18 August 2013
Thirteenth Sunday after Pentecost
Proper 15C (RCL)
Psalm 80:1-2, 8-18
The rhetorical force of the opening sentence in today’s Gospel comes through far clearer in the Greek than the English. I better translation would be, “Fire I have come to cast on the earth.” The syntax emphasizes the word “fire.” Not a happy reading. The people who study Q (the material common to Matthew and Luke) tell us that this comes from the second phase of Q’s composition: after a period of initial optimism that their radically inclusive table fellowship would transform society, the Q-people were discouraged, and began to call down fire on those who wouldn’t hear their message. In the third and final stage of composition, they are reconciled to the rejection of the message, and get on about the business of taking the long view.
For Sunday, then, we have a reading that comes from a specific context and feels rather harsh out of its context: “I have come to bring division.” We don’t need any more of that than we already have. The temptation in our current political situation is to withdraw into ideological ghettos, to associate only with the like-minded. There is plenty of that going on. Both sides (or all sides — there may be more than two) demonize the other and actively work to block the “agenda” of those who differ. At least in the case of the Q-people, they were such a minority that they could call down God’s fire on the rest of the world, and the rest of the world didn’t have too much to worry about.
There are people who say that religion shouldn’t cross the line into politics. But if politics is the business of creating a common life, then religion will have to cross into politics. Living in community is messy business. We are going to differ in our opinions of how to create a community worth living in. It is interesting that Jesus, in this passage, chooses adversaries from the most intimate of relationships: fathers and sons, mothers and daughters, mothers-in-law and daughters-in-law. You can’t escape those relationships, so divisions are particularly difficult. In the context of the Q-people, we can imagine that members of household would actually leave the household in order to cast their lot with the Q community. But that strategy of withdrawal couldn’t last forever. The Son of Man didn’t return on clouds of glory to burn the opposition to a crisp. They had to get on with the work of living in both kingdoms at once.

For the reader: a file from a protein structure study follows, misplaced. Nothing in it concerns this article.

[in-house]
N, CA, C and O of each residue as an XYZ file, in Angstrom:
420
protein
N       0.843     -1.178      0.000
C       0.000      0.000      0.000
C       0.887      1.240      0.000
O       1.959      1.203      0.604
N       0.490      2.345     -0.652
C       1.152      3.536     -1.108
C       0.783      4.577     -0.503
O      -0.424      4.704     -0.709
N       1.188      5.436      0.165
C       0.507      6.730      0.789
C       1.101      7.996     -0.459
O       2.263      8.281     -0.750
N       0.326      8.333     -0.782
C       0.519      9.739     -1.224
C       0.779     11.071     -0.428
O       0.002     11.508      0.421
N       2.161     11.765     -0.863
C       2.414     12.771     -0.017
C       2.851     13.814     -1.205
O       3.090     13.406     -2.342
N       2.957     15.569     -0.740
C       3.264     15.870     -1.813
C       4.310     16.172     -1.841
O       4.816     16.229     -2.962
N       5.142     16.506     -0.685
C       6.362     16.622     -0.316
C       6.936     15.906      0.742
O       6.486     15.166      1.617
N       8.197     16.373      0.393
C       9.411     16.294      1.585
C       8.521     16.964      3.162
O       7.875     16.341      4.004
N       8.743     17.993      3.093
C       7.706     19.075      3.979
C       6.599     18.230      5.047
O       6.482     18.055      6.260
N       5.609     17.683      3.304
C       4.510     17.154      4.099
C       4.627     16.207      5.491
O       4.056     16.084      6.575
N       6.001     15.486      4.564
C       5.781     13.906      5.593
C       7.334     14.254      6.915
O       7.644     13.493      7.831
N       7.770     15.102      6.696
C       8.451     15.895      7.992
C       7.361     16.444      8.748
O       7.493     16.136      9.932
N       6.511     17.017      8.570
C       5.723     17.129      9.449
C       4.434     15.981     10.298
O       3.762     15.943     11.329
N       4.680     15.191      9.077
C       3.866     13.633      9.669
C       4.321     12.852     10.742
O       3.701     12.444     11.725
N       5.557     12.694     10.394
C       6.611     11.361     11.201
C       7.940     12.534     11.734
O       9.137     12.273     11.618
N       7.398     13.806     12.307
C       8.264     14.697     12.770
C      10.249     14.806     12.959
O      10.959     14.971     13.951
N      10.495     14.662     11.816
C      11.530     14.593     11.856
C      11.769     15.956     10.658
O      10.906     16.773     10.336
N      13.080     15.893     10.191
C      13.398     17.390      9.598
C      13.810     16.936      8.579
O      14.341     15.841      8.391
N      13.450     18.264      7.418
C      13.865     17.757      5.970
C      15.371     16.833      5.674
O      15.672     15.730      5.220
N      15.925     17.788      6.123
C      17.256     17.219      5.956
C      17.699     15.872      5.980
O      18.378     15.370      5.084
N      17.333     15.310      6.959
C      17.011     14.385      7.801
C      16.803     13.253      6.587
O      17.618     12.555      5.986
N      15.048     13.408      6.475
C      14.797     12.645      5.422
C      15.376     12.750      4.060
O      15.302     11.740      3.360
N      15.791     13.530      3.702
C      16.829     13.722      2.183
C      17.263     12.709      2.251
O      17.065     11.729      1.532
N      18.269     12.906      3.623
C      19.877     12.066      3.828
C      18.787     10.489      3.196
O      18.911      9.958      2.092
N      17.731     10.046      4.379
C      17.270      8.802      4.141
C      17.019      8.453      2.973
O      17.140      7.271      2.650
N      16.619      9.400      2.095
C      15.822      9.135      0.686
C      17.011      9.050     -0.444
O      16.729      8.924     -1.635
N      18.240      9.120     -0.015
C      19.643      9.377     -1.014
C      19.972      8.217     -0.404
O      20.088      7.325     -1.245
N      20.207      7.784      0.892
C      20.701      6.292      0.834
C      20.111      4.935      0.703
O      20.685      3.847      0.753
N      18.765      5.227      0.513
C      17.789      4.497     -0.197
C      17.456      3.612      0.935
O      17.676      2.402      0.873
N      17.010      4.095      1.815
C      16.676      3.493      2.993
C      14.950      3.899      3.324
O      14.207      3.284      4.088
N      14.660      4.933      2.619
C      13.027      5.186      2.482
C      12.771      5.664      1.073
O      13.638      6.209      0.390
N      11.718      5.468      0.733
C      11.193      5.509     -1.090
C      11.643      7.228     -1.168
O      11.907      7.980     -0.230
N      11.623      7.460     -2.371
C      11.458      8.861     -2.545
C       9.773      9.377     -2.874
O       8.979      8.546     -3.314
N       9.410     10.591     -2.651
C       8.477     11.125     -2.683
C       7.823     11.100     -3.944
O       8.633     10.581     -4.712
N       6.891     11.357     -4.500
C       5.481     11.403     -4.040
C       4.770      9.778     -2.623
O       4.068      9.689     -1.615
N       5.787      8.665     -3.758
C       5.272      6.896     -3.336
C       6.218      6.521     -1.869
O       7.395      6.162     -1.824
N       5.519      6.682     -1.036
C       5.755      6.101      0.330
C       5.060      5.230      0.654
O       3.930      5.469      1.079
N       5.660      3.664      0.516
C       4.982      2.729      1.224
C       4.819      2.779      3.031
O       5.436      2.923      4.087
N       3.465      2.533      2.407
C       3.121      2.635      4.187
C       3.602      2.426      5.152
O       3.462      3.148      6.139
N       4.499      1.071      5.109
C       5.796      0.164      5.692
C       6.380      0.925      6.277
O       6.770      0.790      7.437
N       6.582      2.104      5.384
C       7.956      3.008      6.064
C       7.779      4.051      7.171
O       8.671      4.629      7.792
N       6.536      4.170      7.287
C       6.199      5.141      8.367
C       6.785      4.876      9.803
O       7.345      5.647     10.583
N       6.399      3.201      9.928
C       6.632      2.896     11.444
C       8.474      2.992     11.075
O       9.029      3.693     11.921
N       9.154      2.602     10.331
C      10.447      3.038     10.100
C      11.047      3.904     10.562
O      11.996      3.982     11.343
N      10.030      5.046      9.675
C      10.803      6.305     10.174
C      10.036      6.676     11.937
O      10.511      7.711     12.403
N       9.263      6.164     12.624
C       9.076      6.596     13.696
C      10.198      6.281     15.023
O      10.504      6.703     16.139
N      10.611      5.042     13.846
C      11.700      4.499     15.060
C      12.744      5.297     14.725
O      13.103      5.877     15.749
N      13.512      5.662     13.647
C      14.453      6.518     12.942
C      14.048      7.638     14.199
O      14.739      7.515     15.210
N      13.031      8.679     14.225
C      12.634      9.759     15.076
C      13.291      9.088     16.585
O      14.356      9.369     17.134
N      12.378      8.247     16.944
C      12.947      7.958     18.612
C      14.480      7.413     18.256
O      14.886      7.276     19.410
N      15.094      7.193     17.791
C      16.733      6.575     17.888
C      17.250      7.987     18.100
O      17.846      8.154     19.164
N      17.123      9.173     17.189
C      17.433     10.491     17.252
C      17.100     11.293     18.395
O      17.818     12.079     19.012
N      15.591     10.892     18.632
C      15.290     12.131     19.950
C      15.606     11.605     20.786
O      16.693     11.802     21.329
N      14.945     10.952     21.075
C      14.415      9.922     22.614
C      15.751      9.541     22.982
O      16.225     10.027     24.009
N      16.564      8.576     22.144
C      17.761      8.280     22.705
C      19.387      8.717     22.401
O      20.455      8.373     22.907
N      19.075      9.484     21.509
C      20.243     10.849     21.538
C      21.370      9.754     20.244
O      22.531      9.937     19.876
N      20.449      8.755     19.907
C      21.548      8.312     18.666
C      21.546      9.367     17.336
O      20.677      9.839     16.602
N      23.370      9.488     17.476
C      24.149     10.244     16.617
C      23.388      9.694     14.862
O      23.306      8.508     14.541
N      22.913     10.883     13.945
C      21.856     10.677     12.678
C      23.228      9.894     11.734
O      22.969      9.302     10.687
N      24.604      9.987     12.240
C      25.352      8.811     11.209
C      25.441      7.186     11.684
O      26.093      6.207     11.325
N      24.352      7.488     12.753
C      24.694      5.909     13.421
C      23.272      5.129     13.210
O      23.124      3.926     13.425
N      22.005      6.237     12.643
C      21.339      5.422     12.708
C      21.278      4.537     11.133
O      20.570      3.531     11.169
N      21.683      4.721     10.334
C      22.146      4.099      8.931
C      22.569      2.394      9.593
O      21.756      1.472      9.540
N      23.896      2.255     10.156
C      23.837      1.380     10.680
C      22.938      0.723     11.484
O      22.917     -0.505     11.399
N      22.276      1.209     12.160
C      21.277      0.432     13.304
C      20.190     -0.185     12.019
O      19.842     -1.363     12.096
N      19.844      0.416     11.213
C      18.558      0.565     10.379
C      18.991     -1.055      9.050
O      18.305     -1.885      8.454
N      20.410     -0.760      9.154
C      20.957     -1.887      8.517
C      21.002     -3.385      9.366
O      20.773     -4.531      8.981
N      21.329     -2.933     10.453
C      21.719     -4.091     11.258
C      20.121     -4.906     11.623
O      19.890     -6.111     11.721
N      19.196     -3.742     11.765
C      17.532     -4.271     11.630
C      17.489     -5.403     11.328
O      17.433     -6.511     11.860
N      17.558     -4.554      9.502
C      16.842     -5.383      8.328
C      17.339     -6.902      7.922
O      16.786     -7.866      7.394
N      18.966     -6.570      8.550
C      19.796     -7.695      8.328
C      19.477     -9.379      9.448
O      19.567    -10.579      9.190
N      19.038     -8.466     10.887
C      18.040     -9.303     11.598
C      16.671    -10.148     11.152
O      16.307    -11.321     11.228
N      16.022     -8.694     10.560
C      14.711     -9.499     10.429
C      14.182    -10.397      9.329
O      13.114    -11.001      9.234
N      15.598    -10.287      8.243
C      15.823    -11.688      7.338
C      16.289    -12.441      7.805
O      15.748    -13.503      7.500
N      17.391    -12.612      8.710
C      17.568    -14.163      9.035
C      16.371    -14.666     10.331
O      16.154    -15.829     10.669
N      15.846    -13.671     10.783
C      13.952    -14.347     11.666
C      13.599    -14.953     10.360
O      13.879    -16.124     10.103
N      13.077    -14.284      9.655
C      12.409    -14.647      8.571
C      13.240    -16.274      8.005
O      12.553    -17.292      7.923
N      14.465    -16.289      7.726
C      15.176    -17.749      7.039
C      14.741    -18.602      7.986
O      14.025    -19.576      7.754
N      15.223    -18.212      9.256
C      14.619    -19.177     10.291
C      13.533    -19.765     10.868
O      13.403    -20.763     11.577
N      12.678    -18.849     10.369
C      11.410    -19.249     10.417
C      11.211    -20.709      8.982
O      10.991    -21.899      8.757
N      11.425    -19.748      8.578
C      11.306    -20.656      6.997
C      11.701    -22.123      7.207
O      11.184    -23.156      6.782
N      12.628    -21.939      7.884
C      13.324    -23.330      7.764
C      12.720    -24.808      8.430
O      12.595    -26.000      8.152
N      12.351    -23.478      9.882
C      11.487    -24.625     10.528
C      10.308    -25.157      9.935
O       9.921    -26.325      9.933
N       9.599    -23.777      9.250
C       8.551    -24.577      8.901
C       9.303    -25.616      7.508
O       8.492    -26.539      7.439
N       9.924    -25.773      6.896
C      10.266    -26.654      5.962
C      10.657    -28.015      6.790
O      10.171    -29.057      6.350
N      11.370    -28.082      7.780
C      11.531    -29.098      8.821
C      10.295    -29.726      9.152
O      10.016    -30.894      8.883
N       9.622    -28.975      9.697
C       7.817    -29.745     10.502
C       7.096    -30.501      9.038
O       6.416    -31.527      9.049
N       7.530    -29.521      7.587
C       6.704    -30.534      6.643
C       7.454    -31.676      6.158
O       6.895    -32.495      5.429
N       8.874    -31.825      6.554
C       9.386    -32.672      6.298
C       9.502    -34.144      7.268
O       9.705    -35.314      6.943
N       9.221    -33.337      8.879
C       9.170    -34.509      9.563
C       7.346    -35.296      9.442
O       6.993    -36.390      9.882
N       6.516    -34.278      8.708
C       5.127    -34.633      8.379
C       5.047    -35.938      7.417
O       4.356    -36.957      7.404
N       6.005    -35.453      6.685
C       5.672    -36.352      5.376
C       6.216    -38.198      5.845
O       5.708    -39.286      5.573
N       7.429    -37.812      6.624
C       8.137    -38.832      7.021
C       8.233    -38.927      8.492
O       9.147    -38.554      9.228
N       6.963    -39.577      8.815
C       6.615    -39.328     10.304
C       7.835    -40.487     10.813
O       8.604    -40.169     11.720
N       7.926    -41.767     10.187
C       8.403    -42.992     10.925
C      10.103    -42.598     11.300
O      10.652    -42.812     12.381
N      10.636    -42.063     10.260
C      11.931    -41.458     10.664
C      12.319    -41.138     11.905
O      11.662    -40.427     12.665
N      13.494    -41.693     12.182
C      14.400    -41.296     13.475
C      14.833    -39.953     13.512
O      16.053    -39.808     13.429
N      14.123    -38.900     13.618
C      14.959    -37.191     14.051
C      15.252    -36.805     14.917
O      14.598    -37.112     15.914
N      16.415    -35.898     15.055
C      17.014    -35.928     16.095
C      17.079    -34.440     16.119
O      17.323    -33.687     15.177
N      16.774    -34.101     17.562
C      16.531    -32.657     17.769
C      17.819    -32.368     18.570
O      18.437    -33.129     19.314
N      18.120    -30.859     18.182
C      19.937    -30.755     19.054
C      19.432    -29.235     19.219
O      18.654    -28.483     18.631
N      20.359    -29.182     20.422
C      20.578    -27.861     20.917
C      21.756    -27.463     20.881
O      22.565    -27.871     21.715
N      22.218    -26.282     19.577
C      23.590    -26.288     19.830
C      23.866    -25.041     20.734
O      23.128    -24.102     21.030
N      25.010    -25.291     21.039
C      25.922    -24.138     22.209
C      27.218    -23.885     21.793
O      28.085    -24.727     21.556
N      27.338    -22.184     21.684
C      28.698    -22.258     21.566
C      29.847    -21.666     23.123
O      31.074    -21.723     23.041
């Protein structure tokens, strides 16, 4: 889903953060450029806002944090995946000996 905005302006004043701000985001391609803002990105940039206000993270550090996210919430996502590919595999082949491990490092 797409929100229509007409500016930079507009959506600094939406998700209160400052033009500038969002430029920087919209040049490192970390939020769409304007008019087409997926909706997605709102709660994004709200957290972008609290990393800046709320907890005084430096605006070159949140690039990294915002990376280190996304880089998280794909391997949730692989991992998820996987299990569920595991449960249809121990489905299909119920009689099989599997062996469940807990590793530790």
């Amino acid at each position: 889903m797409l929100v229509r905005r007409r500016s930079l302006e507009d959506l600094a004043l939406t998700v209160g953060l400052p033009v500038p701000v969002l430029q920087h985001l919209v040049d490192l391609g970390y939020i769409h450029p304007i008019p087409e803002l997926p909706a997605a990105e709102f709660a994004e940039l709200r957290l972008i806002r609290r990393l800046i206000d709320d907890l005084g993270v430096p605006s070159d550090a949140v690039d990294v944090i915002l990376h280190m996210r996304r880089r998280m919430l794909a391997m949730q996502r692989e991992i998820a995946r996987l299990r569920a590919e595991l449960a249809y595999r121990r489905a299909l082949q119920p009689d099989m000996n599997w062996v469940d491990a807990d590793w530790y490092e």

The signs of our times may be the disappointment of the Q-people. Our ideological purity is not going to bring about the kingdom. We’re going to have to get back to the messy business of politics, of conversations about race, about class, about taxes, health-care and all the rest of it.
Perhaps the Isaiah and Hebrews readings offer us a perspective on how to have those conversations. In the Hebrews reading, all of those who have gone before have looked for something better, the city with foundations. God has arranged it that they will be no means get there before us (or we before them, for that matter). Faith, or faithfulness, is the willingness to hang in there in the conversation, in dreaming the vision, in hoping for the promise. Isaiah gives us a take on what God had in mind.
So, the questions we need to ask: what does fruitfulness look like? What kind of a city do we hope to live in? I suspect that liberals and conservatives both have a vision of what that city looks like. Where we differ is in our understanding of how best to get there. So, we need to back up to the “vision” part of it, and leave aside the “agendas.” Then, when we have seen the vision of the city with foundations, we need to be faithful, to hang in the conversation with each other, knowing that God intends for us all to get there together.